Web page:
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No one has mentioned the extra safety provided by the wider 18's. Significantly shorter stopping distance and greater roadholding in emergency maneuvers. Safer for the kiddies in the car.
Higher probability to hydroplane at lower speeds due to a wider contact patch with very sharp corner which doesn't evacuate water as well.
Also shorter stiffer sidewalls can be damaged easier by road debris and would be scary at hwy speeds.
Why do autoxers generally go to a smaller tire package vs their larger street set? In most cases weight which really would create a longer stopping distance.

So,point us to some links for to prove this on like cars,just curious since I've read conflicting facts. 18"s do look much better.
 

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Higher probability to hydroplane at lower speeds due to a wider contact patch with very sharp corner which doesn't evacuate water as well.
Also shorter stiffer sidewalls can be damaged easier by road debris and would be scary at hwy speeds.
Why do autoxers generally go to a smaller tire package vs their larger street set? In most cases weight which really would create a longer stopping distance.

So,point us to some links for to prove this on like cars,just curious since I've read conflicting facts. 18"s do look much better.
I can't post Consumer Reports ratings summaries, but looking at the top 10 summer tires vs the top 10 "performance all-seasons", the advantages of summers are crystal clear.

Summary of the summers (including the Michelin Pilots and Goodyear Eagles):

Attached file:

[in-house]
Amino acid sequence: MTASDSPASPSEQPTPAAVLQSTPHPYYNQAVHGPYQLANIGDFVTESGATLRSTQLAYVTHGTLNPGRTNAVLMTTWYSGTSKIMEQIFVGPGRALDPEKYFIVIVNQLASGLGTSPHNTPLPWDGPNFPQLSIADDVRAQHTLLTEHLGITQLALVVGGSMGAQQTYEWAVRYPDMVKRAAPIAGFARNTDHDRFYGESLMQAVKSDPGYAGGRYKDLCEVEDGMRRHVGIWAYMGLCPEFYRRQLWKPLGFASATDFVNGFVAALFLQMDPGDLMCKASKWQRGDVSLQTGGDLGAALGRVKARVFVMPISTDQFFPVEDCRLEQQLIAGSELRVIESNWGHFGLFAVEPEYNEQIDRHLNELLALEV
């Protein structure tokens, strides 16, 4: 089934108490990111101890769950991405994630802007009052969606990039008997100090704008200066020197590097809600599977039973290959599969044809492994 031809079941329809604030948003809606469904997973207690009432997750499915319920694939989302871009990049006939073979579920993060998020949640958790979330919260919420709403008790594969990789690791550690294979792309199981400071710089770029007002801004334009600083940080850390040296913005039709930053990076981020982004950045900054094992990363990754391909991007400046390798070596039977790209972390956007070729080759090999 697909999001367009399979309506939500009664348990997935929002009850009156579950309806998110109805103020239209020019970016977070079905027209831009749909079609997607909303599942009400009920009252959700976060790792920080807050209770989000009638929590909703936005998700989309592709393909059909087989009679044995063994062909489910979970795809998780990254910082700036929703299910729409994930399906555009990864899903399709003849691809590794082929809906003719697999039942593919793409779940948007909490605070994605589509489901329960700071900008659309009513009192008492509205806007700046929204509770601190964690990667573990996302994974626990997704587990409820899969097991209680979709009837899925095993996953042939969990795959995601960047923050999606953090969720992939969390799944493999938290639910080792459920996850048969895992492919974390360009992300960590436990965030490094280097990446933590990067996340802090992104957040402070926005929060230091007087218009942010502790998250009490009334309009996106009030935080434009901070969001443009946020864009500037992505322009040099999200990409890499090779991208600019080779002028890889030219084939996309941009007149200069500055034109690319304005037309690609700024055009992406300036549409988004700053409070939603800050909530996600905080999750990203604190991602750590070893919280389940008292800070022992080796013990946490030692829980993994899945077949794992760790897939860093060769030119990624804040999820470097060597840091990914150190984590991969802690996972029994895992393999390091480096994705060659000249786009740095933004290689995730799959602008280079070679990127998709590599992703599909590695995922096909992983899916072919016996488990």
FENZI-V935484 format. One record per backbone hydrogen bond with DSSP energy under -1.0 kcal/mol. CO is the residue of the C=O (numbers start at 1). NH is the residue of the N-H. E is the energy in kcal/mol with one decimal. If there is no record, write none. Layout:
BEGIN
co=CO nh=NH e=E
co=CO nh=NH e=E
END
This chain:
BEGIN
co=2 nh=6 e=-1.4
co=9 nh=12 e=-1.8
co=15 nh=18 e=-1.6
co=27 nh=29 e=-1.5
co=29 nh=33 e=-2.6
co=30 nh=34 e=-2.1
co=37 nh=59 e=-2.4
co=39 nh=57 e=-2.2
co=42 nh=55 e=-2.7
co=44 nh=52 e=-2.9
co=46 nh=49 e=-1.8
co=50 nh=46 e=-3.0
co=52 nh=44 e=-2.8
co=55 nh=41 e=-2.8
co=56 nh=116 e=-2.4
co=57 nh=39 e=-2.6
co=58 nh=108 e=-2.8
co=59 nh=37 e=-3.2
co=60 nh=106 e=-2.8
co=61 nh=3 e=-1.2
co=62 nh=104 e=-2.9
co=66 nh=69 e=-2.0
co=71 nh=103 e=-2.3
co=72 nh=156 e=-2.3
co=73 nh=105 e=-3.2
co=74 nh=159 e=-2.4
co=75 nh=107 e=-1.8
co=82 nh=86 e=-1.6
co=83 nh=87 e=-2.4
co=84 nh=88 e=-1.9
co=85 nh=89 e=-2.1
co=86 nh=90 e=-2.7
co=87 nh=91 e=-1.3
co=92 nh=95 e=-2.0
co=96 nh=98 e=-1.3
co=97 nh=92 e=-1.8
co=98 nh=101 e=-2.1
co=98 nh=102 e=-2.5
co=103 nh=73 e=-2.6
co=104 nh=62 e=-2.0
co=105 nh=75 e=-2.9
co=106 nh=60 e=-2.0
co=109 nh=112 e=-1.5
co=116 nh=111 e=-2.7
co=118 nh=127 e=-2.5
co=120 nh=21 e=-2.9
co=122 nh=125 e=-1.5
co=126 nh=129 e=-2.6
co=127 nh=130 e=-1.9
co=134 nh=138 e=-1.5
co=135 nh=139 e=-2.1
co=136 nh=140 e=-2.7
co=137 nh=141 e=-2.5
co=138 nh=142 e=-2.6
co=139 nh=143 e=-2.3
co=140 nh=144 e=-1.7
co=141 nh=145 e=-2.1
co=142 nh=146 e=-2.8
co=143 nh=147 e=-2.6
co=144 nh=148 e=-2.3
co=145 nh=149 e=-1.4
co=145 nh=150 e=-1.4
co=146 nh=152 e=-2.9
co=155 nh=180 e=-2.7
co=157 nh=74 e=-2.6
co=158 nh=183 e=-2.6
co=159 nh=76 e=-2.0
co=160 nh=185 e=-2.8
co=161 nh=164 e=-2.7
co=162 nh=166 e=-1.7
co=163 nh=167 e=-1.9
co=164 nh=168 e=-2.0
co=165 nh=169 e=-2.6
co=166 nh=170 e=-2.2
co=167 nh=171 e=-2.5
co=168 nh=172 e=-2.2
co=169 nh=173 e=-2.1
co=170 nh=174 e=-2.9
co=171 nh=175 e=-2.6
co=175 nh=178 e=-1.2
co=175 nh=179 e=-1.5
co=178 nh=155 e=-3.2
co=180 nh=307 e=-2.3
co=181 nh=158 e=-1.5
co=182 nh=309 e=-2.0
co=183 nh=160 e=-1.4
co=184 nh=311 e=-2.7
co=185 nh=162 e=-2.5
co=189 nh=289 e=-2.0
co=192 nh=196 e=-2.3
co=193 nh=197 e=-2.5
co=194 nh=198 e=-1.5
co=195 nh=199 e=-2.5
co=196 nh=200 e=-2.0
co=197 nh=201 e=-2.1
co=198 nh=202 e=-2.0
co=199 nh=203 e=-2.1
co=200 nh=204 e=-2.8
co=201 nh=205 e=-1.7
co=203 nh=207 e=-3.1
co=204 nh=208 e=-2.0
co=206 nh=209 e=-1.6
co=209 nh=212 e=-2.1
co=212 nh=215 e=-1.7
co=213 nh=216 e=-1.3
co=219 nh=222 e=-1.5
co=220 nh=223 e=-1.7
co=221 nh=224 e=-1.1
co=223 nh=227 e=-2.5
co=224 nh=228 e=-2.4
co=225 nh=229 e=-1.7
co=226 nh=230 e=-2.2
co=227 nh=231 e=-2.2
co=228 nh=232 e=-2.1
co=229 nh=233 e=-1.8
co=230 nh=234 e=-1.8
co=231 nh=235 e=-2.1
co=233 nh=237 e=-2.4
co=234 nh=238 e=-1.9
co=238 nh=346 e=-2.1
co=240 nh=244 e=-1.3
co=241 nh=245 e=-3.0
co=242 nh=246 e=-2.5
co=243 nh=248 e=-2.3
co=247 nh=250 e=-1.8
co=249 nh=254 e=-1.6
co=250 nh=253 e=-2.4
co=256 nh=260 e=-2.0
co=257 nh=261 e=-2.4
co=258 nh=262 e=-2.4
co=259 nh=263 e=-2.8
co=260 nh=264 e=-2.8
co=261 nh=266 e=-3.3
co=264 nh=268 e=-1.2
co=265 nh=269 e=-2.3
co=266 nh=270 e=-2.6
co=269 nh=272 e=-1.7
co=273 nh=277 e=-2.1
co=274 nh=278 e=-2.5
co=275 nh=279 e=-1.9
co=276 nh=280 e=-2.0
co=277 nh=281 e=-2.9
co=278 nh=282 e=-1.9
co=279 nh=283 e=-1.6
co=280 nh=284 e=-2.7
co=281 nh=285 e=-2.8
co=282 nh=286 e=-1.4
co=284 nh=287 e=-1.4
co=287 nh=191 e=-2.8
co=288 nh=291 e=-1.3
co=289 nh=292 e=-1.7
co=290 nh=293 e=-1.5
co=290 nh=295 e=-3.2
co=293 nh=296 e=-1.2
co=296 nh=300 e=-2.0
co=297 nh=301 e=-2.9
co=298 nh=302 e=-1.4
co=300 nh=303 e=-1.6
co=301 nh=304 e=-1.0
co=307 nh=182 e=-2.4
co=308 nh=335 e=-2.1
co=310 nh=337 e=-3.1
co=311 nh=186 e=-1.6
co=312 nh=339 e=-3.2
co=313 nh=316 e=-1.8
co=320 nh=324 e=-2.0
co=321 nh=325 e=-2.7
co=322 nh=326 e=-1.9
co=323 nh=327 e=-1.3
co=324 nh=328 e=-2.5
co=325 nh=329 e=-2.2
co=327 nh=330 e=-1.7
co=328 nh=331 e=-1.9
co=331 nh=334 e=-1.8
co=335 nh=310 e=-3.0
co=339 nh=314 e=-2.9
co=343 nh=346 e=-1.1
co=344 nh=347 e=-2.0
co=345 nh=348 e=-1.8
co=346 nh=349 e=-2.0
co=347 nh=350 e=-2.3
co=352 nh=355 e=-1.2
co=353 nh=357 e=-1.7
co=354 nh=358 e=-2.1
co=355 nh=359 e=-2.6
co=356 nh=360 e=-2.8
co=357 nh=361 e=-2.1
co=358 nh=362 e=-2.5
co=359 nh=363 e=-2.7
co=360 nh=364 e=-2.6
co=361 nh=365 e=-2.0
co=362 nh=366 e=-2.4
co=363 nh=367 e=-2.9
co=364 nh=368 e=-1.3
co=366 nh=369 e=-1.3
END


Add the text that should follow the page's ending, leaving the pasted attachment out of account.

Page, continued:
Dry braking: All excellent
Wet braking: All but one excellent
Handling: half excellent, half very good
Hydroplaning: all excellent

Summary of the "performance all seasons" including Continental PureContact and Michelin Primacy):
Dry braking: All very good
Wet braking: half excellent, half very good
Handling: half very good, half good
Hydroplaning: half very good, half good

The summers have a clear advantage in every category.

And here are some tidbits from tirerack.com:

I often hear customers say, "It rains a lot where I live, so I need to have an all-season tire." While the name all-season implies that a tire might be the best tire for every season, the reality is that the compound and tread pattern of an all-season tire is actually a compromise between wet, dry and snow capability. Each of these conditions have different requirements, so an all-season tire actually gives away some wet and dry traction to gain light snow traction. Summer tires are the ultimate wet weather performers. They have sticky compounds to grip wet pavement and tread patterns designed to let water flow through and away from the contact patch. The current class leaders in wet and overall traction are the Michelin Pilot Super Sport and Bridgestone Potenza S-04. - See more at: http://blog.tirerack.com/blog/bens-blog/best-tires-for-rain#sthash.Cljv8uqk.dpuf

And:

A summer tire, like the Bridgestone RE760 Sport, will perform better in dry road cornering and braking than an all-season tire. Summer tires also perform well in the rain; wet traction isn’t an exclusive all-season characteristic. Because it rains in summer, summer tires are made to be quite capable in the wet.
- See more at: http://blog.tirerack.com/blog/ethan...mmer-vs-all-season-tires#sthash.2IV35hW0.dpuf
 

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Wasn't RonMaiden still asking about wheel size?

Tire type in another discussion....
 

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I can't post Consumer Reports ratings summaries, but looking at the top 10 summer tires vs the top 10 "performance all-seasons", the advantages of summers are crystal clear.

Summary of the summers (including the Michelin Pilots and Goodyear Eagles):
Dry braking: All excellent
Wet braking: All but one excellent
Handling: half excellent, half very good
Hydroplaning: all excellent

Summary of the "performance all seasons" including Continental PureContact and Michelin Primacy):
Dry braking: All very good
Wet braking: half excellent, half very good
Handling: half very good, half good
Hydroplaning: half very good, half good

The summers have a clear advantage in every category.